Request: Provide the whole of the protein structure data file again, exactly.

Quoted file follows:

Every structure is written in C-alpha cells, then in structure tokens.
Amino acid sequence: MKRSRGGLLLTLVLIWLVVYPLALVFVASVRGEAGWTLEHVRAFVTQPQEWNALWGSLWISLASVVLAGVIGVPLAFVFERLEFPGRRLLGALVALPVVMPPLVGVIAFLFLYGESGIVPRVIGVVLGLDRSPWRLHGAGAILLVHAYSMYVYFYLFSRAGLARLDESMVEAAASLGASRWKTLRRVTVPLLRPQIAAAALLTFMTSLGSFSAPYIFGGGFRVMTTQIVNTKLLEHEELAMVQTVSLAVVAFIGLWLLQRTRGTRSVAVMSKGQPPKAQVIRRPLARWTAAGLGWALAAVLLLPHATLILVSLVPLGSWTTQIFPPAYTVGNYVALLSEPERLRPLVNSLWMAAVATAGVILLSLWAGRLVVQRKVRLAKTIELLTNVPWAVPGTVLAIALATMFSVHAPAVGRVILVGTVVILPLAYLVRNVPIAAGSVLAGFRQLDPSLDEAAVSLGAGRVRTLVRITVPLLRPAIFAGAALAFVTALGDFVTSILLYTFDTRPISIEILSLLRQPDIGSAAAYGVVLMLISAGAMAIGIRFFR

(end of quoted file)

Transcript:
Every structure is written in C-alpha cells, then in structure tokens.
Amino acid sequence: MKRSRGGLLLTLVLIWLVVYPLALVFVASVRGEAGWTLEHVRAFVTQPQEWNALWGSLWISLASVVLAGVIGVPLAFVFERLEFPGRRLLGALVALPVVMPPLVGVIAFLFLYGESGIVPRVIGVVLGLDRSPWRLHGAGAILLVHAYSMYVYFYLFSRAGLARLDESMVEAAASLGASRWKTLRRVTVPLLRPQIAAAALLTFMTSLGSFSAPYIFGGGFRVMTTQIVNTKLLEHEELAMVQTVSLAVVAFIGLWLLQRTRGTRSVAVMSKGQPPKAQVIRRPLARWTAAGLGWALAAVLLLPHATLILVSLVPLGSWTTQIFPPAYTVGNYVALLSEPERLRPLVNSLWMAAVATAGVILLSLWAGRLVVQRKVRLAKTIELLTNVPWAVPGTVLAIALATMFSVHAPAVGRVILVGTVVILPLAYLVRNVPIAAGSVLAGFRQLDPSLDEAAVSLGAGRVRTLVRITVPLLRPAIFAGAALAFVTALGDFVTSILLYTFDTRPISIEILSLLRQPDIGSAAAYGVVLMLISAGAMAIGIRFFR